Volume 508, Number 1, December II 2009
|Page(s)||275 - 287|
|Section||Interstellar and circumstellar matter|
|Published online||21 October 2009|
Microscopic simulation of methanol and formaldehyde ice formation in cold dense cores
Leiden Observatory, Leiden University, PO Box 9513, 2300 RA Leiden, The Netherlands e-mail: firstname.lastname@example.org
2 Max-Planck-Institut für Extraterrestrische Physik, Giessenbachstrasse 1, 85748 Garching, Germany
3 Departments of Physics, Astronomy, and Chemistry, The Ohio State University, Columbus, OH 43210, USA
Accepted: 15 October 2009
Context. Methanol and its precursor formaldehyde are among the most studied organic molecules in the interstellar medium and are abundant in the gaseous and solid phases. We recently developed a model to simulate CO hydrogenation via H atoms on interstellar ice surfaces, the most important interstellar route to H2CO and CH3OH, under laboratory conditions.
Aims. We extend this model to simulate the formation of both organic species under interstellar conditions, including freeze-out from the gas and hydrogenation on surfaces. Our aim is to compare calculated abundance ratios with observed values and with the results of prior models.
Methods. Our model utilises the continuous-time, random-walk Monte Carlo method, which – unlike other approaches – is able to simulate microscopic grain-surface chemistry over the long timescales in interstellar space, including the layering of ices during freeze-out.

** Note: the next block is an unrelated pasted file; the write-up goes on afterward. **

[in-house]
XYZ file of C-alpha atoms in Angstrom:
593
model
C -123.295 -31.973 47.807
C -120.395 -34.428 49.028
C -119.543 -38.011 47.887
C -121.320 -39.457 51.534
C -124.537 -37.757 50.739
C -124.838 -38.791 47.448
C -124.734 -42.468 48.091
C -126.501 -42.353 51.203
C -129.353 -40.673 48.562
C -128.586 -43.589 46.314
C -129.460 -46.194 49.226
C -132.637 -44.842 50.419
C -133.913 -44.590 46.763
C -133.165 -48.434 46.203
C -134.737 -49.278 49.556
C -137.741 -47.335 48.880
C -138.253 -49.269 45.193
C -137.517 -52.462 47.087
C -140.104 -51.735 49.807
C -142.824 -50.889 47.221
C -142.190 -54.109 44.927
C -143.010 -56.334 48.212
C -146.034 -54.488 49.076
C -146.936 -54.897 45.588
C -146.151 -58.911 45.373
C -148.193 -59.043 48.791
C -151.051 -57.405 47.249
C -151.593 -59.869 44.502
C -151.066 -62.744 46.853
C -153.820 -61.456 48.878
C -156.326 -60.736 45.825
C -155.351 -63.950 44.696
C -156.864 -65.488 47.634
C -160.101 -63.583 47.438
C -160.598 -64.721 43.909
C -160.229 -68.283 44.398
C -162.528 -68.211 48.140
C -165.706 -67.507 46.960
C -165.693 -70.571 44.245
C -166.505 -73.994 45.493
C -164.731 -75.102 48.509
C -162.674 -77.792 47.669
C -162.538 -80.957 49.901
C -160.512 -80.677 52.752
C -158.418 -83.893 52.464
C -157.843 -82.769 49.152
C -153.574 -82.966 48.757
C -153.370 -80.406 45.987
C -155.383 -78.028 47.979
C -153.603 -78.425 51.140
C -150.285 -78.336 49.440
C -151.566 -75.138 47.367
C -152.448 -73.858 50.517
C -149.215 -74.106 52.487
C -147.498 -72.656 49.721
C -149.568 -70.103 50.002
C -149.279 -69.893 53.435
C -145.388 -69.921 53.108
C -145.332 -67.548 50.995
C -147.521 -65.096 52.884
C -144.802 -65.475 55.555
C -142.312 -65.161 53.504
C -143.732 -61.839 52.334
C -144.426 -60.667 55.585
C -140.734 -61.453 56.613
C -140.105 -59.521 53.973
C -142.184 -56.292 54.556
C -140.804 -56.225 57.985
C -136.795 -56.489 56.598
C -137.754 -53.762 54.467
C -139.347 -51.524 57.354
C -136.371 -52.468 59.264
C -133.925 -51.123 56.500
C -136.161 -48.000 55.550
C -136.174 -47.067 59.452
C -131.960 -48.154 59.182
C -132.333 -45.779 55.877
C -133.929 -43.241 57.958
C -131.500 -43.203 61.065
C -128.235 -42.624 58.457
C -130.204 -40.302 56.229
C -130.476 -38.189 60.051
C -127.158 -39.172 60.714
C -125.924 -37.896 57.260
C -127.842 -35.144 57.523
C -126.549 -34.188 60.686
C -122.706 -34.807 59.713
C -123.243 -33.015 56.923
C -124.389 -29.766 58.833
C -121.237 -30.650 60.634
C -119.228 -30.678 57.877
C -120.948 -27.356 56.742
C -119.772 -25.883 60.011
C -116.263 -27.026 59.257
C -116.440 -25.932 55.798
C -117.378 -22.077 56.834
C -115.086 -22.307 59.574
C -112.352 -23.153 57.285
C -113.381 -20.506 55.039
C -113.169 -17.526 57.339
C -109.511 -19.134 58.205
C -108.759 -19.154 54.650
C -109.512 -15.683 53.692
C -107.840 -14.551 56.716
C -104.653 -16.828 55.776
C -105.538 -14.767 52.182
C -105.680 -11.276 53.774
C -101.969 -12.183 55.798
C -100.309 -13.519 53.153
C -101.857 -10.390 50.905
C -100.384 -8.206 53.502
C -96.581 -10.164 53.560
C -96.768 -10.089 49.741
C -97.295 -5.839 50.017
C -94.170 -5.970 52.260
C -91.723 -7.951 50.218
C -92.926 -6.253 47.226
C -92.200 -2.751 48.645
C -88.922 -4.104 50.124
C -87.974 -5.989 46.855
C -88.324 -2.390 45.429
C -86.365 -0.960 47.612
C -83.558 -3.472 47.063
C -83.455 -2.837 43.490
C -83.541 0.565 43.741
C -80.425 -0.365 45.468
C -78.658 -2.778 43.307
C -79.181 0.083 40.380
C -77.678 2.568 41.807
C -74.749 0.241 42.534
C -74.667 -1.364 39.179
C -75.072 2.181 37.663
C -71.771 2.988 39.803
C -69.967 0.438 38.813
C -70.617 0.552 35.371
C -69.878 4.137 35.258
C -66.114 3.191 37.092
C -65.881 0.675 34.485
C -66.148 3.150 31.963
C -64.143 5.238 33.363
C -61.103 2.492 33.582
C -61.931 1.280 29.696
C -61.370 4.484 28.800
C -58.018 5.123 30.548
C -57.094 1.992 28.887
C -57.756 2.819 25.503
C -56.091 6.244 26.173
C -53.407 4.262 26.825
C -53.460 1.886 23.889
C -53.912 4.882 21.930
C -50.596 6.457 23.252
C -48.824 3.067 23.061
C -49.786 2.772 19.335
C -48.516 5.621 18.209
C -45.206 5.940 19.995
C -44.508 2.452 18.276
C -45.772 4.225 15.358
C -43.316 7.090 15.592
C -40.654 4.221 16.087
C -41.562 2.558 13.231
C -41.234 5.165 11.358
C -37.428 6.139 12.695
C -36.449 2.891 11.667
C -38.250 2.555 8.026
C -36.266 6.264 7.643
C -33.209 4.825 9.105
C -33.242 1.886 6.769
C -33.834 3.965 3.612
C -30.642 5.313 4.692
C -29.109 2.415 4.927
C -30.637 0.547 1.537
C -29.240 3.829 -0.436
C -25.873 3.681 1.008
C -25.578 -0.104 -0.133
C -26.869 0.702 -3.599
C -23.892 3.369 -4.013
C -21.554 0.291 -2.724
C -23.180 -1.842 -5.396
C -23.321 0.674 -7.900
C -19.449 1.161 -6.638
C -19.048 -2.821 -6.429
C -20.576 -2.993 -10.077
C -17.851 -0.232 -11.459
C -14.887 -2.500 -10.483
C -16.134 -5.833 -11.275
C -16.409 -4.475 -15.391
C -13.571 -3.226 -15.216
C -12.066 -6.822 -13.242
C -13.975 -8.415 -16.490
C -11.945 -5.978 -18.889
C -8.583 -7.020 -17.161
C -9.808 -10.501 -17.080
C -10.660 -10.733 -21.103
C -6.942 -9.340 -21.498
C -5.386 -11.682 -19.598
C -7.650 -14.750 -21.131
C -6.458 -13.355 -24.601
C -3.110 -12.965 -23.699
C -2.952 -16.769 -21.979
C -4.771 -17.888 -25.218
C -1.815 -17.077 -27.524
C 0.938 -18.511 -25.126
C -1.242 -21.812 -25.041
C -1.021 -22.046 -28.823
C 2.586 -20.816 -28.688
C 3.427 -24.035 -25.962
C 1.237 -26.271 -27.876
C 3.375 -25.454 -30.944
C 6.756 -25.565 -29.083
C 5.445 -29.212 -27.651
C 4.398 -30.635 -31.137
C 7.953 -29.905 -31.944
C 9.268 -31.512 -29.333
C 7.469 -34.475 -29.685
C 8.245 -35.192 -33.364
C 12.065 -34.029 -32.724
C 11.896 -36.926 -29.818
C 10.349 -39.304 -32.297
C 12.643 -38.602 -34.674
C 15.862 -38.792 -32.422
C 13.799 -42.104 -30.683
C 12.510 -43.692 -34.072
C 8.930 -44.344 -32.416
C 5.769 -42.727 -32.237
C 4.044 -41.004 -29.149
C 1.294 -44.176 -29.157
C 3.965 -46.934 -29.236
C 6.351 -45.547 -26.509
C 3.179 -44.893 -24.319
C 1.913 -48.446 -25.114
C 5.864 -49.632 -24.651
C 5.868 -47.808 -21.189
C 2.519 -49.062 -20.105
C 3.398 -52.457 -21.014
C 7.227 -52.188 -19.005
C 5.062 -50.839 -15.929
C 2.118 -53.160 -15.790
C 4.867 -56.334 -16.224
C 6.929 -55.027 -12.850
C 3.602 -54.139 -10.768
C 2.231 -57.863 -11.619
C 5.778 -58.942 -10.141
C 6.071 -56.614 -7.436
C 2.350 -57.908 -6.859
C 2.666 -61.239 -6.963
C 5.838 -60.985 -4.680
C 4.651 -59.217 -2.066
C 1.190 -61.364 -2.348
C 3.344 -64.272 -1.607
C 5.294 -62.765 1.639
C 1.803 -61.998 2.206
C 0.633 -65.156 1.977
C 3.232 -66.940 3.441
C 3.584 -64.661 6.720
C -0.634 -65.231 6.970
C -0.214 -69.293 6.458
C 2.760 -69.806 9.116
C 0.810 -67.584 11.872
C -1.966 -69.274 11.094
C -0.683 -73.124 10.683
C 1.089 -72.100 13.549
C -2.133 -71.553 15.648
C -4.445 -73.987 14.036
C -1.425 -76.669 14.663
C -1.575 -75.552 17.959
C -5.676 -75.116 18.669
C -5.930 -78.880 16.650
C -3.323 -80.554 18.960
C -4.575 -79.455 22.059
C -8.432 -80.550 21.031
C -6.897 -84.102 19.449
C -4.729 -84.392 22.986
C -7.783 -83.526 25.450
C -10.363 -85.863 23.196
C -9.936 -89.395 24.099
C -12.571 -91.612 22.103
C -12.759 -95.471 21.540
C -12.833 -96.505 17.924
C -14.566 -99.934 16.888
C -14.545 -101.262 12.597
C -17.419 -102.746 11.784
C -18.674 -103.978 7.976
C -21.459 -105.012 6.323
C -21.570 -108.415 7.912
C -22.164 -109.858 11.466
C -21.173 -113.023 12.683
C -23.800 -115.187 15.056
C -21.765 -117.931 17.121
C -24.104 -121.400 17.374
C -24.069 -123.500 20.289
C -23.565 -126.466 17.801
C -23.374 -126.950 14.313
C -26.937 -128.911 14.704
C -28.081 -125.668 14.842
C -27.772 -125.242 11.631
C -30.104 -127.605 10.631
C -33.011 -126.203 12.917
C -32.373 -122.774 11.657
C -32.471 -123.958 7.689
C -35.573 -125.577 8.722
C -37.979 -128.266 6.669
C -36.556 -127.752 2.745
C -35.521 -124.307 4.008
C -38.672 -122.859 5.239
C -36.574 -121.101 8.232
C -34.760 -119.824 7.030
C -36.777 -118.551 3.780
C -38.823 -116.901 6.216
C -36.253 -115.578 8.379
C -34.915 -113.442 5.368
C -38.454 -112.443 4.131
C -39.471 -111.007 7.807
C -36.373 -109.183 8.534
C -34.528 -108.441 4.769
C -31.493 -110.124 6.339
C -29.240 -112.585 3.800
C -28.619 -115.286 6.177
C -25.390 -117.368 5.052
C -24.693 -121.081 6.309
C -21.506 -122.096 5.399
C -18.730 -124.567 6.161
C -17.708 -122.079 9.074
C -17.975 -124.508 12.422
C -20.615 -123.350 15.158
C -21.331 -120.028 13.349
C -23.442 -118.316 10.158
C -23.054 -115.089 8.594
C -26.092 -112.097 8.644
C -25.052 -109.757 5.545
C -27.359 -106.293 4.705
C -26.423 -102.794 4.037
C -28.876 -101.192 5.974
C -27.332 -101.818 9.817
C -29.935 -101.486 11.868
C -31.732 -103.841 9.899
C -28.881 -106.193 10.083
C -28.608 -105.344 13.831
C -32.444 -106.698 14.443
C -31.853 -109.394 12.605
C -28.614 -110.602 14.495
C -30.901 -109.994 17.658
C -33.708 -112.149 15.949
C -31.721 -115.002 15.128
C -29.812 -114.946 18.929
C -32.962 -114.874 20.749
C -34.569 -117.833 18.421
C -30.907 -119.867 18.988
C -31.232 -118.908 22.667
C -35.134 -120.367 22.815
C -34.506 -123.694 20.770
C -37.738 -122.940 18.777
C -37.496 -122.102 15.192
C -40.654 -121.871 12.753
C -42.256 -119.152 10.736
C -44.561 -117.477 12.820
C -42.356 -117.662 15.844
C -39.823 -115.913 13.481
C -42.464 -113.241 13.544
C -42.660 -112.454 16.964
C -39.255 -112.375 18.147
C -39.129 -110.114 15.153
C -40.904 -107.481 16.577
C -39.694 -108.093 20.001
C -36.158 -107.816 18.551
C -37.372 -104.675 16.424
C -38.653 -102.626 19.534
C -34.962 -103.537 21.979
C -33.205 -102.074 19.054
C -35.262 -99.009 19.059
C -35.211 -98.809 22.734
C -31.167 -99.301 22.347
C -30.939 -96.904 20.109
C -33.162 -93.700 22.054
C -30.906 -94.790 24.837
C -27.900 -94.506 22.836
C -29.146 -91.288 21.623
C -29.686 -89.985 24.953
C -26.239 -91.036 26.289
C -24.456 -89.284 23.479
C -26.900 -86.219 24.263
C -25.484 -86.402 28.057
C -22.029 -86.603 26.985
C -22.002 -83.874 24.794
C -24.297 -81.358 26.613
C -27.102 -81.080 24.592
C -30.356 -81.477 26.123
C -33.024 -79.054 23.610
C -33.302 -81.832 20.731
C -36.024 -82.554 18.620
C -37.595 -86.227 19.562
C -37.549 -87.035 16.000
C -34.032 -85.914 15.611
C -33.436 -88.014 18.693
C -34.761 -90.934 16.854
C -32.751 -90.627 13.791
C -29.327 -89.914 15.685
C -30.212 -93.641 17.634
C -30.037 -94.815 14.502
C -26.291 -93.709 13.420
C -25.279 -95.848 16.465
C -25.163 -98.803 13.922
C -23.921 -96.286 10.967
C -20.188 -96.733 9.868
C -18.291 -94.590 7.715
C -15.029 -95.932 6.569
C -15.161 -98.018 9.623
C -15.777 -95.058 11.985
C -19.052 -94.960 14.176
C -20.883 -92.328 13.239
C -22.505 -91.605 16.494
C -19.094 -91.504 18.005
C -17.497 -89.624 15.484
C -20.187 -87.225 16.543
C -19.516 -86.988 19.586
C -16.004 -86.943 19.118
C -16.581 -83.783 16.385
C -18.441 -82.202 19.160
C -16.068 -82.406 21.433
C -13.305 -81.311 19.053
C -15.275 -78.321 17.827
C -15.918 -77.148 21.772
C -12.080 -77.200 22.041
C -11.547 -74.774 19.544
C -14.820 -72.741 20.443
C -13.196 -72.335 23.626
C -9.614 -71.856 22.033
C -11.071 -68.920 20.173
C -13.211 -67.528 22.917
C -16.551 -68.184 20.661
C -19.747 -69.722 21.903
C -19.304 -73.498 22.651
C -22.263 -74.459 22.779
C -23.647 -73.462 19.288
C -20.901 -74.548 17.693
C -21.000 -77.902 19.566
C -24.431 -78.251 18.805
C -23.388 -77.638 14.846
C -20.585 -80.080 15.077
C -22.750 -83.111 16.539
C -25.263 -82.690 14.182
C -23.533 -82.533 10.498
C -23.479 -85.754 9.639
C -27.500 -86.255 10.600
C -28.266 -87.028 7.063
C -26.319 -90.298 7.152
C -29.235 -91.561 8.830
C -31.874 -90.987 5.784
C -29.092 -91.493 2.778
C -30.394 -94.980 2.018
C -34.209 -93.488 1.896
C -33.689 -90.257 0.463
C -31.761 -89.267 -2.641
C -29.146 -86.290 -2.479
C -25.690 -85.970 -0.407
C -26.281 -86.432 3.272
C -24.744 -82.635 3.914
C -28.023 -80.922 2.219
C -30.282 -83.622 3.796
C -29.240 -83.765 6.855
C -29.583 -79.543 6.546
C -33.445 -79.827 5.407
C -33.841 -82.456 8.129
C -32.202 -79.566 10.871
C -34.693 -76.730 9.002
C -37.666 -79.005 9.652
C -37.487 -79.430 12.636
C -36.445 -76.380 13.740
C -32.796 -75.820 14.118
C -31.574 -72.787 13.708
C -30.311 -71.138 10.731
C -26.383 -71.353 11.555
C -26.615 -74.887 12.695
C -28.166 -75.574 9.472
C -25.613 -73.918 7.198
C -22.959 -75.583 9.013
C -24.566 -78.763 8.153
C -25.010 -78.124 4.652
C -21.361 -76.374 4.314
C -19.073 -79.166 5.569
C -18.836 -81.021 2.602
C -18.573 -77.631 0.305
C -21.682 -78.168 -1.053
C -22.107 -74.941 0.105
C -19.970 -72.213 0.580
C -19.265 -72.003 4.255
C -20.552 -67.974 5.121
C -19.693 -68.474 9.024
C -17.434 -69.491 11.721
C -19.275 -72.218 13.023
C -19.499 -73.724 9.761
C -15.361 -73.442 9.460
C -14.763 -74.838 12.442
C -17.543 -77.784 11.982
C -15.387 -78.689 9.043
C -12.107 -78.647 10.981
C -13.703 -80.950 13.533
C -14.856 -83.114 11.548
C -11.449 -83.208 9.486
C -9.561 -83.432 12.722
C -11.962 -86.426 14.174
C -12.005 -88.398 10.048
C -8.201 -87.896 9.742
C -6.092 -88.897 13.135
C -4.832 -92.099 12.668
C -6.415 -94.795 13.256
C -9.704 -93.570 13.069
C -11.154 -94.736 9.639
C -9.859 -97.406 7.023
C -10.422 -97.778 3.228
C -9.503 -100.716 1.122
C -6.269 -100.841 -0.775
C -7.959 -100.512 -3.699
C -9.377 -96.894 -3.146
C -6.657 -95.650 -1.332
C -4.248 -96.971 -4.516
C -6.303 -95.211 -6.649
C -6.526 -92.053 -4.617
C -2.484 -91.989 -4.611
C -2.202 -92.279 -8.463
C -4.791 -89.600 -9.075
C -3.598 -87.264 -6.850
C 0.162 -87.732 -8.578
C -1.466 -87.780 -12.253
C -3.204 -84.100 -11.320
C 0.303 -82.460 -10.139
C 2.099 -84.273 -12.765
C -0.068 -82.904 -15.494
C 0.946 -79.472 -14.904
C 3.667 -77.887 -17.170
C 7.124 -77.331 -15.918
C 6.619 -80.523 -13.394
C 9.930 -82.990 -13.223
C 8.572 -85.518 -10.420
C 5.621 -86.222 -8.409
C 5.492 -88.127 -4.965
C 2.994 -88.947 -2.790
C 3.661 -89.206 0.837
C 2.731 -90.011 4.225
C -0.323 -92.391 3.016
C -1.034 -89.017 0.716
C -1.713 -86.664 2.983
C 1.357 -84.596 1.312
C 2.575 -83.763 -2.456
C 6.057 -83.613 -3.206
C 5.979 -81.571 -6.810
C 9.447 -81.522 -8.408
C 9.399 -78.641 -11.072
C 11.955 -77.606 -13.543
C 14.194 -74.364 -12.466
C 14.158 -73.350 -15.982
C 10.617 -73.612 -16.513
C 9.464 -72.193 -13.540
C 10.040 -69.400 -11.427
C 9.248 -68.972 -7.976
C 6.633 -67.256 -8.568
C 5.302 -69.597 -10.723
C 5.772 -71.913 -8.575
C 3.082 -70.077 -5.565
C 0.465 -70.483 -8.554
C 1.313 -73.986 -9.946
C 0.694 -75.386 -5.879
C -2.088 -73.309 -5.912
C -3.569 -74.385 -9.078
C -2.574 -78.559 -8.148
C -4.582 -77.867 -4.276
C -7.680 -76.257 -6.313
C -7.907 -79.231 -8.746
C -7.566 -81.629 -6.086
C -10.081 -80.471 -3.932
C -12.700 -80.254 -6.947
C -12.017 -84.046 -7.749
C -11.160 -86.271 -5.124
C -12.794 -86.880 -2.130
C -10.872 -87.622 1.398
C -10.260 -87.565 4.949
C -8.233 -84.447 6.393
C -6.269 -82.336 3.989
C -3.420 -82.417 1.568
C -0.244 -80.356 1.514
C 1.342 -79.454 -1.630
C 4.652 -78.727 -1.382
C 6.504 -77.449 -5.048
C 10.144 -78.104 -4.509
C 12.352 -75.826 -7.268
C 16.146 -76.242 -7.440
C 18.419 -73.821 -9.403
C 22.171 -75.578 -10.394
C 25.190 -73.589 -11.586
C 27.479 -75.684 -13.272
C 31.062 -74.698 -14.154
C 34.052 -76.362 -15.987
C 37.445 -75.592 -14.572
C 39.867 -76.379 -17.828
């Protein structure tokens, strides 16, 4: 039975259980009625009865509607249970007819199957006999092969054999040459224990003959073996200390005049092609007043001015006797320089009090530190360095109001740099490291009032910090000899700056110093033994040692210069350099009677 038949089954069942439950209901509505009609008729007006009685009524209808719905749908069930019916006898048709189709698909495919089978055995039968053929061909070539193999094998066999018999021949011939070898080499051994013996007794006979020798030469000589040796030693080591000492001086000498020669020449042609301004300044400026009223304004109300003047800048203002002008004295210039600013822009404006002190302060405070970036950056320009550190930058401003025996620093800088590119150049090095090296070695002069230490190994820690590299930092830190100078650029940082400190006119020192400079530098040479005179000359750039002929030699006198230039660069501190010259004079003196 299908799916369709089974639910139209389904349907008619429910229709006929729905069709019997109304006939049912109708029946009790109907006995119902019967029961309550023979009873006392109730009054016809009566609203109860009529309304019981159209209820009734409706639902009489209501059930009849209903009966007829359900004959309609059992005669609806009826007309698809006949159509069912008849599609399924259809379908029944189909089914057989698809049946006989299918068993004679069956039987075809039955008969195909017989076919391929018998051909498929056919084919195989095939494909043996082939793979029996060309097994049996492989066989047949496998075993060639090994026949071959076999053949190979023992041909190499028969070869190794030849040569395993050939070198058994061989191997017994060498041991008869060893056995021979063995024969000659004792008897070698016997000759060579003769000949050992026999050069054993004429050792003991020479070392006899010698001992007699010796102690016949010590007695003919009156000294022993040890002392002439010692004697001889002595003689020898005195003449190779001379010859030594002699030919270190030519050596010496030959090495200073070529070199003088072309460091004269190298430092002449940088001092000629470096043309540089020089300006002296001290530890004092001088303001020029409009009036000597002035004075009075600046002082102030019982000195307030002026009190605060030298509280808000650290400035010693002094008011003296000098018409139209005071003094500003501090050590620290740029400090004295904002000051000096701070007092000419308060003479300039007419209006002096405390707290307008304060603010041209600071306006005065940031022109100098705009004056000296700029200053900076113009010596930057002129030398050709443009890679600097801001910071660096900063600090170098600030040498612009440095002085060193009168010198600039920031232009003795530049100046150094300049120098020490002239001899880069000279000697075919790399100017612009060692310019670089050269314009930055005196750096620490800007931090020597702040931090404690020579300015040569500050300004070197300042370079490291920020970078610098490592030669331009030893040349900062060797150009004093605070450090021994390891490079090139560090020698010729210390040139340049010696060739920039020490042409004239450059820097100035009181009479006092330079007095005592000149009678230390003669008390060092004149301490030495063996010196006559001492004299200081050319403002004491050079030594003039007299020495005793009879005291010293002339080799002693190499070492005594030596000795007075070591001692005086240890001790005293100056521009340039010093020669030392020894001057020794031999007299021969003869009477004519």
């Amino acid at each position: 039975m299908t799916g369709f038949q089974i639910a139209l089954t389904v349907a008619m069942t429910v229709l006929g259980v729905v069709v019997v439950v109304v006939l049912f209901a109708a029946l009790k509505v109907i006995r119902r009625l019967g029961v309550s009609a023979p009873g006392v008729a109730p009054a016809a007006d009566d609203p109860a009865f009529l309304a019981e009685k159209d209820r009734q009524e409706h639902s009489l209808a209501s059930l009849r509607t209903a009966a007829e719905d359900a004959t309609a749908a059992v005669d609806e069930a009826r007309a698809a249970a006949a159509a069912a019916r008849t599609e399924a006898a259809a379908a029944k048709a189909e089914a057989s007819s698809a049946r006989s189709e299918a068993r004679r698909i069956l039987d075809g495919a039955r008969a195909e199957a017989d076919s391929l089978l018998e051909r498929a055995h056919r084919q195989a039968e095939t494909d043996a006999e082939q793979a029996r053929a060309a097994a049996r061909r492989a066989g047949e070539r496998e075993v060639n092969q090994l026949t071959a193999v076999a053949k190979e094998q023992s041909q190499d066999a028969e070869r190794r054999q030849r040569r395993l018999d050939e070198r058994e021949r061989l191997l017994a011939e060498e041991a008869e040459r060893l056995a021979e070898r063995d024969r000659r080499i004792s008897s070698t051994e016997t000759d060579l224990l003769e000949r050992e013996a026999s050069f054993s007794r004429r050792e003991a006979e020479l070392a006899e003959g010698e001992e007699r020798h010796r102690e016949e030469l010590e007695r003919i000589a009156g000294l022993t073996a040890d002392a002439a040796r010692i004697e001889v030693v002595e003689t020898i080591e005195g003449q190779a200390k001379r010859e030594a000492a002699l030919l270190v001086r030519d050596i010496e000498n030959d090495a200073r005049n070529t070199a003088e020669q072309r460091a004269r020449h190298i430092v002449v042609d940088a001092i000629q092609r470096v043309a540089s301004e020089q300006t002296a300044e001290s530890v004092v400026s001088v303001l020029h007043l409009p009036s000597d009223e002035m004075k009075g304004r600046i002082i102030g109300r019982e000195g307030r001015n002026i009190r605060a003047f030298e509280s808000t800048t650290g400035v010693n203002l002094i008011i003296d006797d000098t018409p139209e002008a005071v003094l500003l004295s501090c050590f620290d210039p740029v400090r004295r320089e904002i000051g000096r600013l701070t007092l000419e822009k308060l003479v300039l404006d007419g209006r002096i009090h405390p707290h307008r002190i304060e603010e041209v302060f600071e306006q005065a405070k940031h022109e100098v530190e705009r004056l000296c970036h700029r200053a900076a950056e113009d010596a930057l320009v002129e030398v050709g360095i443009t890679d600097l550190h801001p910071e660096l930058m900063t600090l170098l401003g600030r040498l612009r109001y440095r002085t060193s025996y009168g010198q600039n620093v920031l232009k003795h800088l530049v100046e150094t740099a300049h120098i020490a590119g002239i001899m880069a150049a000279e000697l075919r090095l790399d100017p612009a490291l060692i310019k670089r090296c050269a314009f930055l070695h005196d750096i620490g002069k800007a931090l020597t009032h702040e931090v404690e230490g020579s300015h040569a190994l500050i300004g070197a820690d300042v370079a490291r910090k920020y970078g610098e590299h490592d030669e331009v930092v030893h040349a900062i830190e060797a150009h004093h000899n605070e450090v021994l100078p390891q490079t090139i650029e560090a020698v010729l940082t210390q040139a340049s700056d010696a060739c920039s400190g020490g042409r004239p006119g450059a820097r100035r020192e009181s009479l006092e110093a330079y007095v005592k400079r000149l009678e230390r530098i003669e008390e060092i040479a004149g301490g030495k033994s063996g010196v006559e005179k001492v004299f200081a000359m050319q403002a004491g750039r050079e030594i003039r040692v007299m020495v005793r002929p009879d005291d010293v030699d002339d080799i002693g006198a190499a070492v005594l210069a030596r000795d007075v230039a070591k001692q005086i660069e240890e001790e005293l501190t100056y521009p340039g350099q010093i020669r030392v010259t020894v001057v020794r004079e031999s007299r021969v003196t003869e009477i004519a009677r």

Results. Simulations under different conditions, including density and temperature, have been performed. We find that H2CO and CH3OH form efficiently in cold dense cores or the cold outer envelopes of young stellar objects. The grain mantle is found to have a layered structure with CH3OH on top. The species CO and H2CO are found to exist predominantly in the lower layers of ice mantles where they are not available for hydrogenation at late times. This finding is in contrast with previous gas-grain models, which do not take into account the layering of the ice. Some of our results can be reproduced by a simple quasi-steady-state analytical model that focuses on the outer layer.
Conclusions. Observational solid H2CO/CH3OH and CO/CH3OH abundance ratios in the outer envelopes of an assortment of young stellar objects agree reasonably well with our model results, which also suggest that the large range in CH3OH/H2O observed abundance ratios is due to variations in the evolutionary stages. Finally, we conclude that the limited chemical network used here for surface reactions apparently does not alter the overall conclusions.
Key words: astrochemistry / methods: numerical / molecular processes / ISM: molecules / ISM: clouds
© ESO, 2009
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